NEW YORK (
Chobani, the New York-based Greek yogurt company, will go to the public markets for funding as it looks to expand its roster of products that are sold in supermarkets.
Chobani Chief Marketing Officer Peter McGuinness said in an interview that "all options are on the table" as it pertains to an IPO or other measures to raise funds, adding, "I don't think an IPO is in the next year, but not sure if five years is right either; somewhere in that middle zone."
Chobani reportedly secured a $750 million loan from private-equity fund TPG in late April. For that loan, TPG is said to have received warrants that may allow it to obtain an equity stake in Chobani for as much as 35%. A key consideration for these warrants to turn into an equity stake would be Chobani IPO.
Chobani's market value could zoom beyond $5 billion given the life-to-date growth of the brand and its obvious future potential.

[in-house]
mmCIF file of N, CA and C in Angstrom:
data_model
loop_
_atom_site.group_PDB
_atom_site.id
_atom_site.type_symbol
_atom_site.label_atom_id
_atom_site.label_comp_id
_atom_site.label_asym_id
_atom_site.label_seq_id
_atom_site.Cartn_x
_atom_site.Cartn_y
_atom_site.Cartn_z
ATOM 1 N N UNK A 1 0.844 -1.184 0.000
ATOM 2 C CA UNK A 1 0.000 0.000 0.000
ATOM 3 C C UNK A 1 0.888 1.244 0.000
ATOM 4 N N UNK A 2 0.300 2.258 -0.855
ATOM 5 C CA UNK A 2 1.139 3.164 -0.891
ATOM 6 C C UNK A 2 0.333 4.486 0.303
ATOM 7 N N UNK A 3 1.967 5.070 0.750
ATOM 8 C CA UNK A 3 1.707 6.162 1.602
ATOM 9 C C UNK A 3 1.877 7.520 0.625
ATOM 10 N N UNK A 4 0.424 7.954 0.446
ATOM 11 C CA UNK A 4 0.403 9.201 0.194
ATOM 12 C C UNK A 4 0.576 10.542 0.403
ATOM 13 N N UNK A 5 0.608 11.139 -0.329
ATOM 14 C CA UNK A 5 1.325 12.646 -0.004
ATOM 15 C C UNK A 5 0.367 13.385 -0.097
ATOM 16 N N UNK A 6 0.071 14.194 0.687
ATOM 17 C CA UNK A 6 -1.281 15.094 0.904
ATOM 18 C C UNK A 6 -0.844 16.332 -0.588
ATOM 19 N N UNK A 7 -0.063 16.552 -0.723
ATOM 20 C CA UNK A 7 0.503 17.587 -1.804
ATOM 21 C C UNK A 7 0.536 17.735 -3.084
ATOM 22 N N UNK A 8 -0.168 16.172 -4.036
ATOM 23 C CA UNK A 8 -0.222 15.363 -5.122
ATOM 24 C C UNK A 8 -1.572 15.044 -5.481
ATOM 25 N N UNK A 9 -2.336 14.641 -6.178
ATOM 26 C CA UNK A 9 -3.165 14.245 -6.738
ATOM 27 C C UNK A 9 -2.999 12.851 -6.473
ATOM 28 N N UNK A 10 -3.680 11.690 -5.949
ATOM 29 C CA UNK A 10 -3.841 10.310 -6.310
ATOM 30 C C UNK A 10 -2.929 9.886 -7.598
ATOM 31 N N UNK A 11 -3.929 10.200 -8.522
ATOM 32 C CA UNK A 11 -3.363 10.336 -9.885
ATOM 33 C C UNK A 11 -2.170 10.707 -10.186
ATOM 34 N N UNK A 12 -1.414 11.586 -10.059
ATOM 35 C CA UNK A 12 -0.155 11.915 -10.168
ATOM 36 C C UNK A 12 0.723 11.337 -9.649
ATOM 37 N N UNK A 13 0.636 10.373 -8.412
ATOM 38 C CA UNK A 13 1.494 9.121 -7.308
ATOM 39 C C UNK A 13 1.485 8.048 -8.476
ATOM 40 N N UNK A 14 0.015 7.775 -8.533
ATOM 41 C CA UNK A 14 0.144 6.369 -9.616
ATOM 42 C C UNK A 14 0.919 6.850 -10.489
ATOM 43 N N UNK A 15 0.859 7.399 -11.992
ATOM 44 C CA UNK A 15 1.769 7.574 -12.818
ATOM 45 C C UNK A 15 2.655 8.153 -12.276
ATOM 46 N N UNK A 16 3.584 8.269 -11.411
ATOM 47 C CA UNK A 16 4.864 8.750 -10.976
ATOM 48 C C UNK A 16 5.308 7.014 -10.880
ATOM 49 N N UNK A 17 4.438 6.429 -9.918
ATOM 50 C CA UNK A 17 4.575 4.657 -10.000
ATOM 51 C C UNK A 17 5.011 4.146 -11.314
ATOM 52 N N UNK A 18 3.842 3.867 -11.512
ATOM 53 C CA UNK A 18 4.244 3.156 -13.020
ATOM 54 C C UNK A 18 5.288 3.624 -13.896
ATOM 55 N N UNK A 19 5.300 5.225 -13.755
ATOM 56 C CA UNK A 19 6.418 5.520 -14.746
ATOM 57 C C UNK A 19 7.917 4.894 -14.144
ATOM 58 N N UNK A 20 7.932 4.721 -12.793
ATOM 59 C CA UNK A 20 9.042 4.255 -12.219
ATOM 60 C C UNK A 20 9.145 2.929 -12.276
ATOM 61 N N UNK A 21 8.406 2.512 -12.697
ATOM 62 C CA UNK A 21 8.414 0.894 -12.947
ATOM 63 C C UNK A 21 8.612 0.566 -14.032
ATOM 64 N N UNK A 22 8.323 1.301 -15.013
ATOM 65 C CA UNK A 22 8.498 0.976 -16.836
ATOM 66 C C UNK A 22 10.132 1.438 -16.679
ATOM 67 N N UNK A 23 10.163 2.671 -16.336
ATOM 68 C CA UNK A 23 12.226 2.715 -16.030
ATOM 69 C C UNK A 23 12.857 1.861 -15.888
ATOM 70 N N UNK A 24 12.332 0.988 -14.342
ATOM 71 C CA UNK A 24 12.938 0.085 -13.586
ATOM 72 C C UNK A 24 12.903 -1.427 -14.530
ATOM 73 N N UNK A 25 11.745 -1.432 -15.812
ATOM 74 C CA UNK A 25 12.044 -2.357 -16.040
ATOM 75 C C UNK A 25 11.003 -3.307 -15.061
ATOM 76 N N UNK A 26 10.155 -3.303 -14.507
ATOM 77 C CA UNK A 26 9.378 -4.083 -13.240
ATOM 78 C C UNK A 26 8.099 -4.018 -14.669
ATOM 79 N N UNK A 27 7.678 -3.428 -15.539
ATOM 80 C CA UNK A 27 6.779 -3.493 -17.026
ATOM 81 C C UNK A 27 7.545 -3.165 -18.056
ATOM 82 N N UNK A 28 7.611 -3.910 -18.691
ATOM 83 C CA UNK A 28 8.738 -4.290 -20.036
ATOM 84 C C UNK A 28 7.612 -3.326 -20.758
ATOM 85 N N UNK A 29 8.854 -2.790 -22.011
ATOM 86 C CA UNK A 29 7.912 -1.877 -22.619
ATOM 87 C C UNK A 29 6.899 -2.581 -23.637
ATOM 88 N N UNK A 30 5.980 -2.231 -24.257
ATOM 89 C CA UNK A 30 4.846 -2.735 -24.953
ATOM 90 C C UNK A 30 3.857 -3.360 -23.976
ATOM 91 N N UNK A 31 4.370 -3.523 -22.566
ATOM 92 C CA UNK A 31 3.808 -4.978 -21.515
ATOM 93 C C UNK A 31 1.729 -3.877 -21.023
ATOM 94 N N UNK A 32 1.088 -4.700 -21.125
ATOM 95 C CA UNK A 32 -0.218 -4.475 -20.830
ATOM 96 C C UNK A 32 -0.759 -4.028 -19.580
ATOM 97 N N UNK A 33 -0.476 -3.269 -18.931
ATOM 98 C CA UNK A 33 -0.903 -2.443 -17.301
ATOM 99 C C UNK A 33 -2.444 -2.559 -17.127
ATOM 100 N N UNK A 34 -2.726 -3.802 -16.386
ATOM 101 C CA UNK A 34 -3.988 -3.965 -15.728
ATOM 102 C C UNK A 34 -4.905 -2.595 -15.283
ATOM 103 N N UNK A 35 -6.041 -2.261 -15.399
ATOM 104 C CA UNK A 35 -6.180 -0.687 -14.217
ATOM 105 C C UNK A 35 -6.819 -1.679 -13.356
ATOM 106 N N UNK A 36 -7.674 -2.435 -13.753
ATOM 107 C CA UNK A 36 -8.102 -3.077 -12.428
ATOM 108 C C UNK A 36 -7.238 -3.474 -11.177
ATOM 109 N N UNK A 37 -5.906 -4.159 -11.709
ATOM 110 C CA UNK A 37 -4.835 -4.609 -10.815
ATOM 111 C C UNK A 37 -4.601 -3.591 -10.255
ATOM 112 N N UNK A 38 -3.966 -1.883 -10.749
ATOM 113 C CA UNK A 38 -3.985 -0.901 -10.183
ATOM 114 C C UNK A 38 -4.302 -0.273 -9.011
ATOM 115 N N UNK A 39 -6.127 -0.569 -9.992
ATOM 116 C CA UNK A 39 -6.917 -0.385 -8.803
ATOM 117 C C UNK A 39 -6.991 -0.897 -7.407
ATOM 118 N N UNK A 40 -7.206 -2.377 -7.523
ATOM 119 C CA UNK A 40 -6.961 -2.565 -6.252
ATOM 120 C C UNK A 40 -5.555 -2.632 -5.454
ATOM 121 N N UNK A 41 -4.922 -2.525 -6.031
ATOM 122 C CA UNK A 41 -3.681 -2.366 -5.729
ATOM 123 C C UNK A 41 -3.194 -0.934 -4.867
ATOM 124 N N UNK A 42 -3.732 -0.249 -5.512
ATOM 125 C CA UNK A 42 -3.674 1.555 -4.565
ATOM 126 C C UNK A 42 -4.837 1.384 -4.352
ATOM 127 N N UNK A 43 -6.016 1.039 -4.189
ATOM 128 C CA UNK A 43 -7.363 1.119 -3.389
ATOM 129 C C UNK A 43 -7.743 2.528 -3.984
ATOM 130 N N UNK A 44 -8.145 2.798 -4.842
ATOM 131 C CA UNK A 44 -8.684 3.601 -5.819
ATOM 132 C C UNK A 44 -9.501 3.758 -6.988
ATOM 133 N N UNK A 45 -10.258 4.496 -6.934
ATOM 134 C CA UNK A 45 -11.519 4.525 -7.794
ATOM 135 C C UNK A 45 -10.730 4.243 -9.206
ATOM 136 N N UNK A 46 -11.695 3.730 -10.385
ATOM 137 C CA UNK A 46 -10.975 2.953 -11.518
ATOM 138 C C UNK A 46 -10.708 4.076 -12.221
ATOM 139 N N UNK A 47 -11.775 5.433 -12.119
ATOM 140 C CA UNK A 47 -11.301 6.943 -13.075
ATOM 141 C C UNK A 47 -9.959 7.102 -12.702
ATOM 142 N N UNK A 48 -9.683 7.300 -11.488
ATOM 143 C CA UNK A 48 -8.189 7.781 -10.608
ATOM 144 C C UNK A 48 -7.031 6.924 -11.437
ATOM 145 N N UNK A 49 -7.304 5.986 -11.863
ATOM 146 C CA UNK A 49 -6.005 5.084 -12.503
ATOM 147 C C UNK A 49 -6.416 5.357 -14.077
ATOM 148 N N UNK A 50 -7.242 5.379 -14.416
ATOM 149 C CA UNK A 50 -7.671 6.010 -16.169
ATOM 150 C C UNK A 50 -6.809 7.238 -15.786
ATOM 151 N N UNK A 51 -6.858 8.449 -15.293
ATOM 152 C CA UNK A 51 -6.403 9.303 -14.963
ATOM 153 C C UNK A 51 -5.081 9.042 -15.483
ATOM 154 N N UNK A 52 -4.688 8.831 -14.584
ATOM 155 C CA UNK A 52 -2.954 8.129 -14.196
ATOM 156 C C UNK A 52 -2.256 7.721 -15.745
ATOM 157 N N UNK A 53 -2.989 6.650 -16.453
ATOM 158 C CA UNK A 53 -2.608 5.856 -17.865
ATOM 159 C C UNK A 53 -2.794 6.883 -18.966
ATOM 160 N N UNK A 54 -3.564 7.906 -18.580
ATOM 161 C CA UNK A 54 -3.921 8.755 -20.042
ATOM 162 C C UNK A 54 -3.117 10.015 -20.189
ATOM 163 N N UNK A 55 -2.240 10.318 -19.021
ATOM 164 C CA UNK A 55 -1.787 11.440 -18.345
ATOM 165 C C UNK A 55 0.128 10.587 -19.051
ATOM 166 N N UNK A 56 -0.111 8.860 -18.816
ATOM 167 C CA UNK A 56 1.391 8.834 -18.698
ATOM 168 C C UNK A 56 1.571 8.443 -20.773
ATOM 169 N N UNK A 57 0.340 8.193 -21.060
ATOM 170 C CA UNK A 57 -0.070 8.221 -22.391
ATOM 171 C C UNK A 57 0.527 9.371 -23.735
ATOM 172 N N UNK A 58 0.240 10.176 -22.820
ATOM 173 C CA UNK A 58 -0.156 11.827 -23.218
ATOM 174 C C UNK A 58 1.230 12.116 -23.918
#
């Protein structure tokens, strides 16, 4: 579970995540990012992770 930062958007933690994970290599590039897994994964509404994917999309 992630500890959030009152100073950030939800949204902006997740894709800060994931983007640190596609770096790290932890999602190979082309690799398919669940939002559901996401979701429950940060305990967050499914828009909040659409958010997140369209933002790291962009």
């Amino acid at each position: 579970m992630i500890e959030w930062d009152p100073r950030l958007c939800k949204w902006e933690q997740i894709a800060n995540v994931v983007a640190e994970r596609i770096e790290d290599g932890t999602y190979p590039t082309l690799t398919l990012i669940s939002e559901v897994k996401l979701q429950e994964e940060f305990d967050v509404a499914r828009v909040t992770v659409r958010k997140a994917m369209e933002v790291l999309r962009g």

Deconstructing a Chobani IPO
Chobani's decision to be a publicly traded company centers on two primary ideas: First, it has to capitalize on unique opportunities in the rapidly growing $3 billion U.S. Greek yogurt market. Secondly, it has to establish a strong operating foothold overseas.
Chobani's yogurt bar concept is an example of an untapped U.S. opportunity. Nestled in New York's SoHo district, this lone flagship store by Chobani is serving as an incubation hub for ideas now penetrating supermarket aisles, such as seasonings to be applied to chicken dishes. McGuinness mentioned that the SoHo flagship store is posting astounding same-store sales growth of 50%, a number fed by creative sandwich combinations and breakfast items, and recently the introduction of coffee and rice pudding. The store has attracted the lunch crowd, according to McGuinness.
McGuinness acknowledged that opening more of these yogurt bars is "in our imminent plans." The company could be onto something, perhaps rivaling Starbucks (SBUX), which is aggressively releasing food and drink options to cater to multiple parts of the day. While Chobani prepares to open stores at a measured pace along the lines of Starbucks, the latter has begun to make greater inroads into supermarkets by opening mini shops at the ends of aisles.
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